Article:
Julieta: Film Review
Cast: Emma Suarez, Adriana Ugarte, Daniel Grao
Director: Pedro Almodovar
Jumping between 30 years of one woman's life, director Pedro Almodovar's latest is a colour-soaked Greek tragedy of a story that circumnavigates Hitchcock, mystery and romance with relative ease.
Suarez is Julieta, who, as the film starts is packing up her life in Madrid and getting ready to move abroad with new love Lorenzo. But a chance encounter on the streets with another woman from her past sets her away from this course of action and into abandoning her plans.
As she sits down to reflect, she begins to write a long letter to someone from her past - and the film traverses a leap into the past where Julieta's younger version (played with dazzling ease by new find Adriana Ugarte) is a classics teacher and who has a chance encounter on a train with Xoan (Grao) that becomes so much more...
With flashbacks and a soundtrack that feels like it's straight out of mystery film with the beats it hits as well as some striking use of colour, Almodovar's latest is, for the first half at least, a film that has intrigue painted through its DNA as it weaves together three short stories from Alice Munro.
But during one pivotal moment, an action by a main character (which cannot be revealed here for its spoiler nature) feels so jarringly unrealistic and inhuman that it jolts you out of belief from the film and causes the rest of the emotional consequences to fail to hit at all.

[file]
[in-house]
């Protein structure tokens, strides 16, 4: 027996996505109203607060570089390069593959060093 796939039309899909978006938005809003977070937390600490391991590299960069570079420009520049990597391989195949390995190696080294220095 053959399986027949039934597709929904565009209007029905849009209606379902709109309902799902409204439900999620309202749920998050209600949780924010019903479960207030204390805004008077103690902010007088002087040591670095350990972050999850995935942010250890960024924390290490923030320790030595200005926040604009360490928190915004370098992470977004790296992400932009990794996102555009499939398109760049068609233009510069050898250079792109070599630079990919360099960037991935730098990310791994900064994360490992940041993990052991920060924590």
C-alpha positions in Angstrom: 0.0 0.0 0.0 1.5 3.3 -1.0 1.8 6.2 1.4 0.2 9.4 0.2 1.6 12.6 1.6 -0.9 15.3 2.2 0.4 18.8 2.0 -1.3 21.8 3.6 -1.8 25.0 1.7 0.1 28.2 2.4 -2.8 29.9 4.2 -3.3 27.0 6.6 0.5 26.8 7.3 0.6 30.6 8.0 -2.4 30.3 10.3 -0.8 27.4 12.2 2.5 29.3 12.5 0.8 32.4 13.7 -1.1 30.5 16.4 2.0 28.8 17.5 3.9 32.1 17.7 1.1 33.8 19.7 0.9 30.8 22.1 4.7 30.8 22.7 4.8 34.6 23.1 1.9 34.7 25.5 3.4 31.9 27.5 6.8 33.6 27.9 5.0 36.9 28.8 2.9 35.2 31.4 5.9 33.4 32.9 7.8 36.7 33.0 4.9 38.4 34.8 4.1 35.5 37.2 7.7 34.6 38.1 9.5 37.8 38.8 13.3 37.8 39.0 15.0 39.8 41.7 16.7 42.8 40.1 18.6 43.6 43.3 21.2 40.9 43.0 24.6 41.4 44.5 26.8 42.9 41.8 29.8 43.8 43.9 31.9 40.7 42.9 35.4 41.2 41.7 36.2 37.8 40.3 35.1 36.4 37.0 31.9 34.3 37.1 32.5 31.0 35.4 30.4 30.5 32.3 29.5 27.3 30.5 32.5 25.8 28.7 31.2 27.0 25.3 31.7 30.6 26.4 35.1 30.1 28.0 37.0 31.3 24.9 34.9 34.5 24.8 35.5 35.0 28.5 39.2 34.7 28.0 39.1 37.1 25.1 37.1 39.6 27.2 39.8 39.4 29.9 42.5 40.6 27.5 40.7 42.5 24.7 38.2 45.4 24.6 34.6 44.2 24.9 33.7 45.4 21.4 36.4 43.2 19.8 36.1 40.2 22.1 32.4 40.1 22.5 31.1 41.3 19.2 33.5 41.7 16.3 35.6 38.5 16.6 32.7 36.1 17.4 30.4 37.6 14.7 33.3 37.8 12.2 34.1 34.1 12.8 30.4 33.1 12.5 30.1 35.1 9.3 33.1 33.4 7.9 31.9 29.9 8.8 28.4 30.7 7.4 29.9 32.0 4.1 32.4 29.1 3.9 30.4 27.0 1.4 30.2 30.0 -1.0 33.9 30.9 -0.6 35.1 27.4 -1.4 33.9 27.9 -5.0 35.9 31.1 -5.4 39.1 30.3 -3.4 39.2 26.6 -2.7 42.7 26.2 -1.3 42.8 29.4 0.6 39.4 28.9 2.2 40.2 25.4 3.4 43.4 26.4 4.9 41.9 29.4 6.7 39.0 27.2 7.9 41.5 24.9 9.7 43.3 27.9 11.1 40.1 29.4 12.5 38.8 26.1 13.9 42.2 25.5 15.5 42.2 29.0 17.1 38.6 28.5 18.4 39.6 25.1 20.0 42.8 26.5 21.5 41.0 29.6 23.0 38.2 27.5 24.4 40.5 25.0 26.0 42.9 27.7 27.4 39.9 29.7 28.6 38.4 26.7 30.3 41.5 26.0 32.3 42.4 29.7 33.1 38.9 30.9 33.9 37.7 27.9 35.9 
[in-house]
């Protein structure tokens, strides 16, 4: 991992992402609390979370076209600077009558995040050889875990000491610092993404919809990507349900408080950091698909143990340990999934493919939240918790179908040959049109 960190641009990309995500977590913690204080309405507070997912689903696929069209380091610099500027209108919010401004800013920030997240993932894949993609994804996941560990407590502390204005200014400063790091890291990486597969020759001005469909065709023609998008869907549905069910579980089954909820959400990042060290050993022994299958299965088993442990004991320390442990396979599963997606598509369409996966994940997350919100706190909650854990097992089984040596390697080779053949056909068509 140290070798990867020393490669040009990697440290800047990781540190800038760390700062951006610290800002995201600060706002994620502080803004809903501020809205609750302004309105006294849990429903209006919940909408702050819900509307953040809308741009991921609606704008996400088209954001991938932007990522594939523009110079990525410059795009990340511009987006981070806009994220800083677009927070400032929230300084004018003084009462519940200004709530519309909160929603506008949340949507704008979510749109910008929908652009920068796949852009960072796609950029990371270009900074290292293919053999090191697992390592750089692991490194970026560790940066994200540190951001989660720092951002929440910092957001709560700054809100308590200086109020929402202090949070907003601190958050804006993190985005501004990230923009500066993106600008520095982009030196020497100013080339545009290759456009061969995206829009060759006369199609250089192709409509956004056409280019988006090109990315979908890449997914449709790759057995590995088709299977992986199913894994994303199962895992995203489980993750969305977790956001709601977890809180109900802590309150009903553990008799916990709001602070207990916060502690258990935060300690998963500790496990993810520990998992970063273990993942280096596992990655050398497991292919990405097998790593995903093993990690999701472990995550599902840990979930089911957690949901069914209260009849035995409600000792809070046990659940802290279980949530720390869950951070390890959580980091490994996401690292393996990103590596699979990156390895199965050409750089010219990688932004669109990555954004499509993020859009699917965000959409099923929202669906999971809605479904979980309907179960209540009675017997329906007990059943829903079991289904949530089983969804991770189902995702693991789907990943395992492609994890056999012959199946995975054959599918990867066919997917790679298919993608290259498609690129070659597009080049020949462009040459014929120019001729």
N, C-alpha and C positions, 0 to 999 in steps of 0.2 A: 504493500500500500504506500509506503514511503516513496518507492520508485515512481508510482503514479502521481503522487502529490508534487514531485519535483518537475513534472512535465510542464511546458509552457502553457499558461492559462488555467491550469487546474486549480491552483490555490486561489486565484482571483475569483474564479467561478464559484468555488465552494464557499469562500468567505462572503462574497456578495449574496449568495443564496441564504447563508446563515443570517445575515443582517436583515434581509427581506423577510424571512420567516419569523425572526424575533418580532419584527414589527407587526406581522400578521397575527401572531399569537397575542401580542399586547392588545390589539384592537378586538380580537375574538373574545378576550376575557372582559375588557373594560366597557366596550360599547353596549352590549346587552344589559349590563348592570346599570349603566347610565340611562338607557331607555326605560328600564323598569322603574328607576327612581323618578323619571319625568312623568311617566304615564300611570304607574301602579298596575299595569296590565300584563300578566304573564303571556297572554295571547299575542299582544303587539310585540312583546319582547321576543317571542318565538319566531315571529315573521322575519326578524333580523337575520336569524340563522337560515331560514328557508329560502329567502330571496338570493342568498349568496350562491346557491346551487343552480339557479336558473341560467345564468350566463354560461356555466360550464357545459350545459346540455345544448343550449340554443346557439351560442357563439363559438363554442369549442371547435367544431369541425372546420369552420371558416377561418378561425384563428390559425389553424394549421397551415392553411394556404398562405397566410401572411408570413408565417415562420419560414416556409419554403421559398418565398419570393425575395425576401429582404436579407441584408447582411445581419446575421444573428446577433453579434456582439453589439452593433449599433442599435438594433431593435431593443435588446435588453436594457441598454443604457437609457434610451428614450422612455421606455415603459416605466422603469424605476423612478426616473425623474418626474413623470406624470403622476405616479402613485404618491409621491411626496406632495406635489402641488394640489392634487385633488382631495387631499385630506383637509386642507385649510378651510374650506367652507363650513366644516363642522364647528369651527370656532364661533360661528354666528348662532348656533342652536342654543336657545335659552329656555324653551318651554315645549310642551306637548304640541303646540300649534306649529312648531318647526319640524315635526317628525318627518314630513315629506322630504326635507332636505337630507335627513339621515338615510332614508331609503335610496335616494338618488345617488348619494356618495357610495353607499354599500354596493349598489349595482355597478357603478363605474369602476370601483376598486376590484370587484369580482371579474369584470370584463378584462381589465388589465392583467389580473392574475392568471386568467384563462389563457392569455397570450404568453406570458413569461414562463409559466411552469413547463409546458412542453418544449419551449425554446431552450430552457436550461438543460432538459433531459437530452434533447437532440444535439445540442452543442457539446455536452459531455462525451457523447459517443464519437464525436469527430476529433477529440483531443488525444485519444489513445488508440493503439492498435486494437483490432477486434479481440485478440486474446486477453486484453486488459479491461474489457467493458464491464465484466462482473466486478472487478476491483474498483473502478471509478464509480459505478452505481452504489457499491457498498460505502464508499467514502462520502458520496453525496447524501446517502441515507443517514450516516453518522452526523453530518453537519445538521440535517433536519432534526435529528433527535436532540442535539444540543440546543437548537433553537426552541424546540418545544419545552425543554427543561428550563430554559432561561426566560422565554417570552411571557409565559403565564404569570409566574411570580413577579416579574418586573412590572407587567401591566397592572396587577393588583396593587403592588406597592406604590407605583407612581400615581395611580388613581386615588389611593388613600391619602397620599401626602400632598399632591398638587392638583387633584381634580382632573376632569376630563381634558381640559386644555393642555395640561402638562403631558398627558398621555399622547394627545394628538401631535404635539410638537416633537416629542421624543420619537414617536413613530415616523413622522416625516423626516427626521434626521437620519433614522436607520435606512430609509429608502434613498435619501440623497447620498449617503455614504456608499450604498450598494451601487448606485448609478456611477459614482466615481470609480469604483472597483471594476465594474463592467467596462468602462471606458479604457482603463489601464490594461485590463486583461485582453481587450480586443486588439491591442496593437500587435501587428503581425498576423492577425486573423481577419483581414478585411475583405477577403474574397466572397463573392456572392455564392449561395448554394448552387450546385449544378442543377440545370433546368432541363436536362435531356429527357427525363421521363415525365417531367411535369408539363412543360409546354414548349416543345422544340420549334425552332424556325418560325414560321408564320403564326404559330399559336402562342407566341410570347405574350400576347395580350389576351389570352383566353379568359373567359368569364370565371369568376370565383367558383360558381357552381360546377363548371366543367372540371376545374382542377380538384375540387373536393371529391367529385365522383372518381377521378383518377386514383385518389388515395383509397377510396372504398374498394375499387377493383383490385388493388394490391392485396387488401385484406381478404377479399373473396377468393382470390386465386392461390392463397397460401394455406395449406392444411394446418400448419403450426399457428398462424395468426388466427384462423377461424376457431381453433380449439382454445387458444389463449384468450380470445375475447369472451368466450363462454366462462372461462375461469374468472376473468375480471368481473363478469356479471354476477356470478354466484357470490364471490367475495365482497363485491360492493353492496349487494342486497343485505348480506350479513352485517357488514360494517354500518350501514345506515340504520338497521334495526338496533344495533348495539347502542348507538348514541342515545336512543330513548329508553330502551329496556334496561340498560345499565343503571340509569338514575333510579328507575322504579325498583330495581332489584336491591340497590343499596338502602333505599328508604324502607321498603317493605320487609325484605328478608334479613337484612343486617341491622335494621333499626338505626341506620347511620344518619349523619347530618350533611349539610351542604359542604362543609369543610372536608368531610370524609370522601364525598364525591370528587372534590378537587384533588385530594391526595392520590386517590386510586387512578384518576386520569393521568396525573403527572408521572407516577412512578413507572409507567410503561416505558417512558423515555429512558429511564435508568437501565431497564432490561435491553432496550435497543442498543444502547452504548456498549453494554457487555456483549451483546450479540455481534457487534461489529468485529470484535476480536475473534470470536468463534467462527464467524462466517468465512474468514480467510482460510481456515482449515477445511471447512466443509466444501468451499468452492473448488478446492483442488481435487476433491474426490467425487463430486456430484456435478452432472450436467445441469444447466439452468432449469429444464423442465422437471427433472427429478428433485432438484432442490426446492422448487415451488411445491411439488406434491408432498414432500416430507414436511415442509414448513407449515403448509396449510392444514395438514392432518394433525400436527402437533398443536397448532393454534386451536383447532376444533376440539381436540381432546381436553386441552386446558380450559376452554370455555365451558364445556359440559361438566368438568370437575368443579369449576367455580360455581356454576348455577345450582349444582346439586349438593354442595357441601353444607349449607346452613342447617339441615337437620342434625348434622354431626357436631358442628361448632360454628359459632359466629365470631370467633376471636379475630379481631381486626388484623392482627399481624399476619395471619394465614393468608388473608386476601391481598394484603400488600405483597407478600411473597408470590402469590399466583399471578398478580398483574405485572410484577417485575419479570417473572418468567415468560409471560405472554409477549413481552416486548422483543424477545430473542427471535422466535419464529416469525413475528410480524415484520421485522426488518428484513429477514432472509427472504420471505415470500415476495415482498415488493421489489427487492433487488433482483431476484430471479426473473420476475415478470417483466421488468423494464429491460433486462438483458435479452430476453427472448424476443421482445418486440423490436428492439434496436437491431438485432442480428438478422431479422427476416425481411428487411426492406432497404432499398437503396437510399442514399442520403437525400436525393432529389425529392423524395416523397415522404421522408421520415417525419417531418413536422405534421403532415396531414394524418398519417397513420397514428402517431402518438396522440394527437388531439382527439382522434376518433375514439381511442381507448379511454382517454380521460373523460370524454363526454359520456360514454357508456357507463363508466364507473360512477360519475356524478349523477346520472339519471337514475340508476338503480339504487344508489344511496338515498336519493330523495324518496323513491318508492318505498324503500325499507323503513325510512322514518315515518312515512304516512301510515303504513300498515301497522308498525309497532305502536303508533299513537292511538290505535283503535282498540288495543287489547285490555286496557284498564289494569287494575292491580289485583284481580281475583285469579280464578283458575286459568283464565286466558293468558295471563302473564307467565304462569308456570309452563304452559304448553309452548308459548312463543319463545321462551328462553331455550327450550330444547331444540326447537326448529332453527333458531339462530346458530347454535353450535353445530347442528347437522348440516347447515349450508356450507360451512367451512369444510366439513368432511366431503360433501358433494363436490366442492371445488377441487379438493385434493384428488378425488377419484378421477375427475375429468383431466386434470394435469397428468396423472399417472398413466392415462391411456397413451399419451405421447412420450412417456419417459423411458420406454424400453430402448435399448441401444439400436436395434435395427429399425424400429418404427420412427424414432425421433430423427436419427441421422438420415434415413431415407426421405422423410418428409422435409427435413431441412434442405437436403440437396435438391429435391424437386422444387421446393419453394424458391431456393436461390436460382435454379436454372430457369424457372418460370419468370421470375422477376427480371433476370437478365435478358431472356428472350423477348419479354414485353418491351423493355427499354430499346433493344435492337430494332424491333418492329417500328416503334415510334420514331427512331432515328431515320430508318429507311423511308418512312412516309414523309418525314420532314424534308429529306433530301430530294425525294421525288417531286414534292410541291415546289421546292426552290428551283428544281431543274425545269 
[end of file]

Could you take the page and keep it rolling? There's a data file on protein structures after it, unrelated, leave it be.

It's a crippling shot to the film which hitherto has worked its immense charm thanks to Suarez's turn and the enigmatic Ugarte as the younger version. With talk of Ulysses and the siren, the allegory of a fisherman falling for a mysterious woman may be a little heavy handed but in works in large parts as the meditation on grief and guilt shifts away from a casual love story to a supposedly deeper and darker piece.
Julieta may be intended to deliver an emotional sucker punch but its frustrating flaws in the back half mean the investment of the first feels squandered as the drama shifts into melodramatic territory. Granted, the Spanish auteur may still be working well, but based on the pacing of Julieta, he's not firing on all cylinders.